Given the size of web2py and the lack of resources and corporate support, do you think it would be advisable to learn web2py as the only web development framework I know. I'm considersing learning Ruby on Rails or web2py for a website I need to create for as a school project.
web2py in the future? [closed]
"You see," he explained, "I consider that a man's brain originally is like a little empty attic, and you have to stock it with such furniture as you choose. A fool takes in all the lumber of every sort that he comes across, so that the knowledge which might be useful to him gets crowded out, or at best is jumbled up with a lot of other things, so that he has a difficulty in laying his hands upon it. Now the skilful workman is very careful indeed as to what he takes into his brain-attic. He will have nothing but the tools which may help him in doing his work, but of these he has a large assortment, and all in the most perfect order. It is a mistake to think that that little room has elastic walls and can distend to any extent. Depend upon it there comes a time when for every addition of knowledge you forget something that you knew before. It is of the highest importance, therefore, not to have useless facts elbowing out the useful ones."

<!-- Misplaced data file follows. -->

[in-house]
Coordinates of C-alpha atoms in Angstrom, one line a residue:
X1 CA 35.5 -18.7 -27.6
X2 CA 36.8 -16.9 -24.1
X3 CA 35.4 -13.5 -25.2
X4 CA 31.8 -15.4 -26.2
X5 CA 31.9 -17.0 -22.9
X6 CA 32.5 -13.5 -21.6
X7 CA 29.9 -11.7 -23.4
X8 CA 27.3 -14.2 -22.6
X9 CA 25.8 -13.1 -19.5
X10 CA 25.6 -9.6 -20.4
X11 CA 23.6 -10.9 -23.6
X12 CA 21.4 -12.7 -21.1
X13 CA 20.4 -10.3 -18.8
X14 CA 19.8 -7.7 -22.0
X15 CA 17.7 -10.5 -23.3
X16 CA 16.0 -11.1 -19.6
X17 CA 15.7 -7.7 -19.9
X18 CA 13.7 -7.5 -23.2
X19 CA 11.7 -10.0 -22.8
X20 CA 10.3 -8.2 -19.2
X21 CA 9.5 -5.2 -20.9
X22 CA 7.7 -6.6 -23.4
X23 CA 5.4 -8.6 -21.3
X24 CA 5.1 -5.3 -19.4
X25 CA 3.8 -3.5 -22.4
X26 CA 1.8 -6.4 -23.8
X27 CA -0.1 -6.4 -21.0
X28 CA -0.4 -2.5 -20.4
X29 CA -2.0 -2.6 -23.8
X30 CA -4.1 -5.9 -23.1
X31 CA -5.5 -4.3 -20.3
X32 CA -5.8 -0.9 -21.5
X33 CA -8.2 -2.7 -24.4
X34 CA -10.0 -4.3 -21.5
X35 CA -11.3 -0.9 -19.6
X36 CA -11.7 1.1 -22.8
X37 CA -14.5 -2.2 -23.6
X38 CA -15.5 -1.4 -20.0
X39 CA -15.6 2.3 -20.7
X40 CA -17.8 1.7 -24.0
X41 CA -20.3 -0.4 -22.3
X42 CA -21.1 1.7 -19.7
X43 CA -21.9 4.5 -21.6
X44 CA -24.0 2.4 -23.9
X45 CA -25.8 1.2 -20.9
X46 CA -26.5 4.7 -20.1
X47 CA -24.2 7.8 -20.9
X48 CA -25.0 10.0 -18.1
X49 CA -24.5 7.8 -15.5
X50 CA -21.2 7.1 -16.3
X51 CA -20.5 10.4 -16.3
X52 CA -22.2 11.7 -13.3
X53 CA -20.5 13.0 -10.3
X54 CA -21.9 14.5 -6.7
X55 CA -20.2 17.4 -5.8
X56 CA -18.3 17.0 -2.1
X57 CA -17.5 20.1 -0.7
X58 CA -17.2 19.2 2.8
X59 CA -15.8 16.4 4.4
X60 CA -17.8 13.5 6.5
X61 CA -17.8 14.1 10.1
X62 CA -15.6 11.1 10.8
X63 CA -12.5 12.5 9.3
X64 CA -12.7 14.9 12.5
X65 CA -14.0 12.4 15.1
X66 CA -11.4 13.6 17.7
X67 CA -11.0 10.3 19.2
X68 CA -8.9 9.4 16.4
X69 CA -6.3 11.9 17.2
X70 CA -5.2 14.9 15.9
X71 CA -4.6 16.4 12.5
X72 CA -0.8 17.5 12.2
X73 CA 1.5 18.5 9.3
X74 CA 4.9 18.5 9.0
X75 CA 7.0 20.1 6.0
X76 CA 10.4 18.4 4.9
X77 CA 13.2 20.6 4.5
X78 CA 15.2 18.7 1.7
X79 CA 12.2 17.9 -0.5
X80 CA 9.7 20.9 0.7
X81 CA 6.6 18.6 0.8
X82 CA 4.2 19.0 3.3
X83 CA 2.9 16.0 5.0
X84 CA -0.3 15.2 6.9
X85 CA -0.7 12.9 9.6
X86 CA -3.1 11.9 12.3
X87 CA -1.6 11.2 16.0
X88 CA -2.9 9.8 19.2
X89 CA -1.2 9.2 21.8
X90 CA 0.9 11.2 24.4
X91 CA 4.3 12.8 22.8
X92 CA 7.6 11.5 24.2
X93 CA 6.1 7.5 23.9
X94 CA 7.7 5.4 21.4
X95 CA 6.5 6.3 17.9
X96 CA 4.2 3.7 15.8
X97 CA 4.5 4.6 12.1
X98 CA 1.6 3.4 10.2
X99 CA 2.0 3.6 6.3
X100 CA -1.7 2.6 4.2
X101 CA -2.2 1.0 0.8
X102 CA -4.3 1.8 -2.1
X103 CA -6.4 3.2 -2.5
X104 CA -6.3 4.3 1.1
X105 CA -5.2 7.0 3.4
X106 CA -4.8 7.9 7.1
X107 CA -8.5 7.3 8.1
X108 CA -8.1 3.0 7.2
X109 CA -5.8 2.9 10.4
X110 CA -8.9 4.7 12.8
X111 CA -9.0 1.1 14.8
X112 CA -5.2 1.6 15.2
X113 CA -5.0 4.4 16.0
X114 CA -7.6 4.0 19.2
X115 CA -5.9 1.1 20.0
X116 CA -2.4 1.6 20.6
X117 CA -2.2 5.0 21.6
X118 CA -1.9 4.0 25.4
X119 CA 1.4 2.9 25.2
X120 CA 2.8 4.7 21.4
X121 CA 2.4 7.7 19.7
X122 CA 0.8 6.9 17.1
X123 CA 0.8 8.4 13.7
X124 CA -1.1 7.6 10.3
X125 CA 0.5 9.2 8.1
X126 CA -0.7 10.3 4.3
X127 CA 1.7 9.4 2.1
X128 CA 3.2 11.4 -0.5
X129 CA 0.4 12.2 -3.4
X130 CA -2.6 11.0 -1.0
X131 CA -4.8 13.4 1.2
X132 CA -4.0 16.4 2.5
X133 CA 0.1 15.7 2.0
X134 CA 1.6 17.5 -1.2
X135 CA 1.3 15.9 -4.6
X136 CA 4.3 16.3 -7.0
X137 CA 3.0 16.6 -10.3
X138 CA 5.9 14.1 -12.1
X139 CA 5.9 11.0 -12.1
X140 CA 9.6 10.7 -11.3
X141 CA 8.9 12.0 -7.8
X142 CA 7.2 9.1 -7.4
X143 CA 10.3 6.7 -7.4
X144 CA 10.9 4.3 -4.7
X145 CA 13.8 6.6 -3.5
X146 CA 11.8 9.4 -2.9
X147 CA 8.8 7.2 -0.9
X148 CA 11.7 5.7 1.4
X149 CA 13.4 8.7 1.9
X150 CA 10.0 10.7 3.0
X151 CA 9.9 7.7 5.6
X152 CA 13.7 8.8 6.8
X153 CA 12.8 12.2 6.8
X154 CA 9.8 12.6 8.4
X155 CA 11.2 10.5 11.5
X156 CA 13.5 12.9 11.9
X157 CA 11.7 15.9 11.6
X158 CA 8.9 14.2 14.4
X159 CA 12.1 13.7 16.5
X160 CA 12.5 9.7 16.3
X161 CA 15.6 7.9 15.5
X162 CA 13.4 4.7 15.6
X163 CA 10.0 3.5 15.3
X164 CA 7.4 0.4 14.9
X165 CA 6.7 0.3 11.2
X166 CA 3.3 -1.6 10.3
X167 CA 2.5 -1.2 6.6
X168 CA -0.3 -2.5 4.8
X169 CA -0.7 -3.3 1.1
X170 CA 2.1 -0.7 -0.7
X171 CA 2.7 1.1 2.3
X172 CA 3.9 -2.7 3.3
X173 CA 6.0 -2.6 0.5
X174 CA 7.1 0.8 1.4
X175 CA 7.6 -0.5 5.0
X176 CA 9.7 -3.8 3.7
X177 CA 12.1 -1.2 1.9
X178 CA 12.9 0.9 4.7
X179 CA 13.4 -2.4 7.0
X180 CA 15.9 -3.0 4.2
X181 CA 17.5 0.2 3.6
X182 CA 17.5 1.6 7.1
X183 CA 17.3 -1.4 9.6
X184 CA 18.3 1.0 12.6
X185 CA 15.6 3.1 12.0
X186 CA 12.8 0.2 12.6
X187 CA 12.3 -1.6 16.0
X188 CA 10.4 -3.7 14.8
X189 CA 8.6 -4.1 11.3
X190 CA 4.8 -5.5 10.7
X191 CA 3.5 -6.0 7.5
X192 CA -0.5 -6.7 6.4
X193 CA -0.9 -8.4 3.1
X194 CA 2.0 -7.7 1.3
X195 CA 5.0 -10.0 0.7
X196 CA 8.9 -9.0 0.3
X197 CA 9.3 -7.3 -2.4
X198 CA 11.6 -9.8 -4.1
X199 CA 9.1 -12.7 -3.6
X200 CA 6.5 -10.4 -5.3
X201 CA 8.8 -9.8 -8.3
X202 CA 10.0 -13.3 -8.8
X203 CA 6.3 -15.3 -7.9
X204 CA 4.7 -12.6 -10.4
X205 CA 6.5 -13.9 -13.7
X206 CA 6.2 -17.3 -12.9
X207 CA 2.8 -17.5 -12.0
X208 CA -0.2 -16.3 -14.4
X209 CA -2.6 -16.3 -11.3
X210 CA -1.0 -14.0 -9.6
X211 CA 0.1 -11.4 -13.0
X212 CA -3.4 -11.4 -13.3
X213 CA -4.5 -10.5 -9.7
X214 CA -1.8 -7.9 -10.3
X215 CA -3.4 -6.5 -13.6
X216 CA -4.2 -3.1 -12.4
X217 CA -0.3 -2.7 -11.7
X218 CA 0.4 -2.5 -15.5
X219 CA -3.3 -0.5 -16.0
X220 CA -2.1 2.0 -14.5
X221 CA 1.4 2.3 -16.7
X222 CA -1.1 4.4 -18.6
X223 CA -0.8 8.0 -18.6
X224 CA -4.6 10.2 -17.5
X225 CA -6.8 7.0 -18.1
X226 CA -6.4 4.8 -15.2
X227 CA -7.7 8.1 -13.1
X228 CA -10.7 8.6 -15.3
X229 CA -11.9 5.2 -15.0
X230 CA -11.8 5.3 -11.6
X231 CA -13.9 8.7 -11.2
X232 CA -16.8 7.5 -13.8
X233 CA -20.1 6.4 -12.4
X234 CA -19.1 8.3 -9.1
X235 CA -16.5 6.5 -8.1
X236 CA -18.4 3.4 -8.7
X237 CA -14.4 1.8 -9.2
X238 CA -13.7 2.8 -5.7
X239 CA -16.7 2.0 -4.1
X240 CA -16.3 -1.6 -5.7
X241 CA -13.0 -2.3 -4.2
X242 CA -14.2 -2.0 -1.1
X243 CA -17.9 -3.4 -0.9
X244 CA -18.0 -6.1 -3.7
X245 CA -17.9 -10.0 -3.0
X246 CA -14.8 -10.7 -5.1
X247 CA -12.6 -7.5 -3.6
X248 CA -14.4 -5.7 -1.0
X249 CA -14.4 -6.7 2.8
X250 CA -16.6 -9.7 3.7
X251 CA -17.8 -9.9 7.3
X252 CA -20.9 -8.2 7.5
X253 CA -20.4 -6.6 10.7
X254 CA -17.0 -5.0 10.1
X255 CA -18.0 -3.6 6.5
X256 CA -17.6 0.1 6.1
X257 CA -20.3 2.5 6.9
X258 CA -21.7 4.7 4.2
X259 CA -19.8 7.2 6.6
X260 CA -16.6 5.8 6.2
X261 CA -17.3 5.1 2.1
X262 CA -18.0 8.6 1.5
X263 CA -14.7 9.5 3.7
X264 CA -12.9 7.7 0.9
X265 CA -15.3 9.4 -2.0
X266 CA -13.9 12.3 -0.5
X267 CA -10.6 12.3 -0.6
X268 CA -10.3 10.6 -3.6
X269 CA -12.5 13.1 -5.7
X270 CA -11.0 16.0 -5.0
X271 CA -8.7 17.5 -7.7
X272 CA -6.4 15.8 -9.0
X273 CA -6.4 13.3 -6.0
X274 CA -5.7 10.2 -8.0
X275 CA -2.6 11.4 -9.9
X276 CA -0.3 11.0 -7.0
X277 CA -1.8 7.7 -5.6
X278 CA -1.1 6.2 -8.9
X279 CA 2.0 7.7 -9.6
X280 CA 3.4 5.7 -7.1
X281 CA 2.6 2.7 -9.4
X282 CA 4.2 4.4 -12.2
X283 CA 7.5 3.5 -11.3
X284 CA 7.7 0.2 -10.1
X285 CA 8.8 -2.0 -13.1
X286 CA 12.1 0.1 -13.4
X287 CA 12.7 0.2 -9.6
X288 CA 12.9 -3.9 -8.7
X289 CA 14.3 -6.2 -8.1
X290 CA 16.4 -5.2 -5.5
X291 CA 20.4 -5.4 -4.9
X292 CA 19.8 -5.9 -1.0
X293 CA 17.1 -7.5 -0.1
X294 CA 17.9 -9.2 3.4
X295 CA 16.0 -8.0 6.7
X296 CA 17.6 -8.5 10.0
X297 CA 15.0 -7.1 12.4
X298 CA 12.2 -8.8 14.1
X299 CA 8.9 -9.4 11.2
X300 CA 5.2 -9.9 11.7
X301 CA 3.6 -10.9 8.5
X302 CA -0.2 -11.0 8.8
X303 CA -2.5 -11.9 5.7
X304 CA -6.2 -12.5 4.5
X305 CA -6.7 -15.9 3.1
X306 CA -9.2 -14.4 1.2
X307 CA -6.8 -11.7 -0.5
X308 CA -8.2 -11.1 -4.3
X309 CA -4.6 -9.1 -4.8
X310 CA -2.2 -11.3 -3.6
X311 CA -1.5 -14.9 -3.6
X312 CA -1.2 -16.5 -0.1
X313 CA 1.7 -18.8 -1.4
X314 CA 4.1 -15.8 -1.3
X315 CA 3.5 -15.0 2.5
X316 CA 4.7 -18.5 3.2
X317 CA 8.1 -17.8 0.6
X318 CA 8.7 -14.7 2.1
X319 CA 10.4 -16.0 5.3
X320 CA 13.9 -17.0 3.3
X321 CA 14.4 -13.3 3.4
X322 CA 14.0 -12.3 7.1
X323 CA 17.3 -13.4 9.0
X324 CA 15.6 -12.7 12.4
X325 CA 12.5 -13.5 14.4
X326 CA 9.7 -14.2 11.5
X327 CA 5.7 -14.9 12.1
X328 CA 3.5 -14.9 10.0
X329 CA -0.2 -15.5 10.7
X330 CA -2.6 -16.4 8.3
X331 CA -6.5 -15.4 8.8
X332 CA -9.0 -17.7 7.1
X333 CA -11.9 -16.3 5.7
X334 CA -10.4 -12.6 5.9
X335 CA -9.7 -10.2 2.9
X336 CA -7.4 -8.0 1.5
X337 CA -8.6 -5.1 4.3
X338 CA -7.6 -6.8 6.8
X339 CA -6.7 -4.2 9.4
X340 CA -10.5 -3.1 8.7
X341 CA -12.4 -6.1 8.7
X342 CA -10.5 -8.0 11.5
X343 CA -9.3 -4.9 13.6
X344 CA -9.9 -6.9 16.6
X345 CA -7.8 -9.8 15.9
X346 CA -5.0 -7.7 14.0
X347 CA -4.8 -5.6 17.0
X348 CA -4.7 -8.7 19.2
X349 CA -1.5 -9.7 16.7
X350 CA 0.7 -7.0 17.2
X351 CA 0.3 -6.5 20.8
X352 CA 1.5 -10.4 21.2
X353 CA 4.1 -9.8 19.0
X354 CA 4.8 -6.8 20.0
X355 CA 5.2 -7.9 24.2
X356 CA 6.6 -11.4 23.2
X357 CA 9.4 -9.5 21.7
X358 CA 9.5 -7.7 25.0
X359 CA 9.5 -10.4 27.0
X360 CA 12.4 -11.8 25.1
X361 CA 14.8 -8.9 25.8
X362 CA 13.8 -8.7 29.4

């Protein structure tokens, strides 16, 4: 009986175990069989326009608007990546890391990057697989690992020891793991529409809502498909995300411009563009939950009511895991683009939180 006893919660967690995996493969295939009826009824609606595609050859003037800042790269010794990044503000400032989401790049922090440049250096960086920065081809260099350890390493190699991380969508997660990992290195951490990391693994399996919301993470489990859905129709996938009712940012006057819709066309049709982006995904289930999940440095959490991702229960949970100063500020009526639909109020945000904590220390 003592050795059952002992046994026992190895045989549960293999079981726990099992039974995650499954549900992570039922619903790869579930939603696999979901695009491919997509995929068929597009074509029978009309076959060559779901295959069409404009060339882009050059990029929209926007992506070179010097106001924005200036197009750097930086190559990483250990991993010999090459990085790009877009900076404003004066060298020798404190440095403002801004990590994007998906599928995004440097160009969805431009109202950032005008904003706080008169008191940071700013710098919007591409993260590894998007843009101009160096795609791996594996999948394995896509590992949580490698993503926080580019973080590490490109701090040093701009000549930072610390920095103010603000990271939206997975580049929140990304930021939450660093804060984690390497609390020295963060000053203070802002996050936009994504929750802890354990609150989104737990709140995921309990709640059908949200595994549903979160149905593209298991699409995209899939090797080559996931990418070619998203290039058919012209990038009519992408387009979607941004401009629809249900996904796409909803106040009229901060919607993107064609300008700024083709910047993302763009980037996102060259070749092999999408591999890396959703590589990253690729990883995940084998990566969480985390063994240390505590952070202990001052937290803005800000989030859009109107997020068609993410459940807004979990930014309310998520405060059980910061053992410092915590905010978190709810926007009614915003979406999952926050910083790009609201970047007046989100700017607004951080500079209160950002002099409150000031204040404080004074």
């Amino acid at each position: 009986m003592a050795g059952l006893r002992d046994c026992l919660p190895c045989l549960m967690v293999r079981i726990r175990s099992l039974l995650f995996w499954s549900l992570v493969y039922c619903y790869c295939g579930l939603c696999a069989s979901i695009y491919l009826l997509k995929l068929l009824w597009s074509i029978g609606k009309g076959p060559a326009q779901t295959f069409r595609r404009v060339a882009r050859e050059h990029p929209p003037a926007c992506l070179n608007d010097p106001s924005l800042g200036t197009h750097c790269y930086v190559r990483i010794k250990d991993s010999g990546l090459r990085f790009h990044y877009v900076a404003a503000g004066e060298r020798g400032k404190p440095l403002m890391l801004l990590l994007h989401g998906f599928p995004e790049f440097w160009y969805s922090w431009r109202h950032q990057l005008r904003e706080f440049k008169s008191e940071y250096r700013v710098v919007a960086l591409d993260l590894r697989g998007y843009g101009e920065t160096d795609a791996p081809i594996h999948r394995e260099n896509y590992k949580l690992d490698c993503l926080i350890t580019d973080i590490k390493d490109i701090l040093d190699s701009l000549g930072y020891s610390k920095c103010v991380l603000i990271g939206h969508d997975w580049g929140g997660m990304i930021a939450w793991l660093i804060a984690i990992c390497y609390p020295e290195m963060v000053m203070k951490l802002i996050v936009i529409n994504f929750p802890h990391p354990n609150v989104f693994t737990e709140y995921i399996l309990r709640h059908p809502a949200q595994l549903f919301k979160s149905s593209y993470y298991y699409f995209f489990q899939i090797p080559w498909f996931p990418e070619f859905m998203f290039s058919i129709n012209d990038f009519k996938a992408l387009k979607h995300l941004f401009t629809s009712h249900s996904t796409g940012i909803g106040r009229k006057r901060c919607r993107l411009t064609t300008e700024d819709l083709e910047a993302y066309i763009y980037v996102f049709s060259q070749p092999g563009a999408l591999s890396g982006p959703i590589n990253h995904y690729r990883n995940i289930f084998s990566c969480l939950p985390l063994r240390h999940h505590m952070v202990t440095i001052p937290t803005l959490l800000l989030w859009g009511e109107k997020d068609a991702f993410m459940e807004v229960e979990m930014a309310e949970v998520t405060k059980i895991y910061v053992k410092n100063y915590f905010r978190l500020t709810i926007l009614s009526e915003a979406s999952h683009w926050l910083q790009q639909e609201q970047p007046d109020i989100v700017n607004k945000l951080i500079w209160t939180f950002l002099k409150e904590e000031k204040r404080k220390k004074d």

I'm sure I'm not the only one who has wasted an inordinate amount of time wading through the many bad and poorly documented Python web frameworks trying to find one I can just use. If I was programming in Ruby or PHP I probably would have spent that time actually writing a web application. This is the curse of web development in Python.
This bit of flamebait may help:
Omitted from the chart are the 13,000+ questions tagged [php], but let's not go there.
To be clear, even though choosing a framework for Python web development can be confusing, once you decide on one you get to program in Python. This is the blessing of web development in Python. It can be really nice.
My advice is don't accept anything less than a framework with excellent documentation. With the amount of choices out there there's no need to settle for poor, incomplete docs. Failing that, the simplest frameworks, those lacking room for any magic, are pleasant to work with and quickly learnable.
I have used both RoR, Django, Turbogears, and web2py, and find web2py the most productive.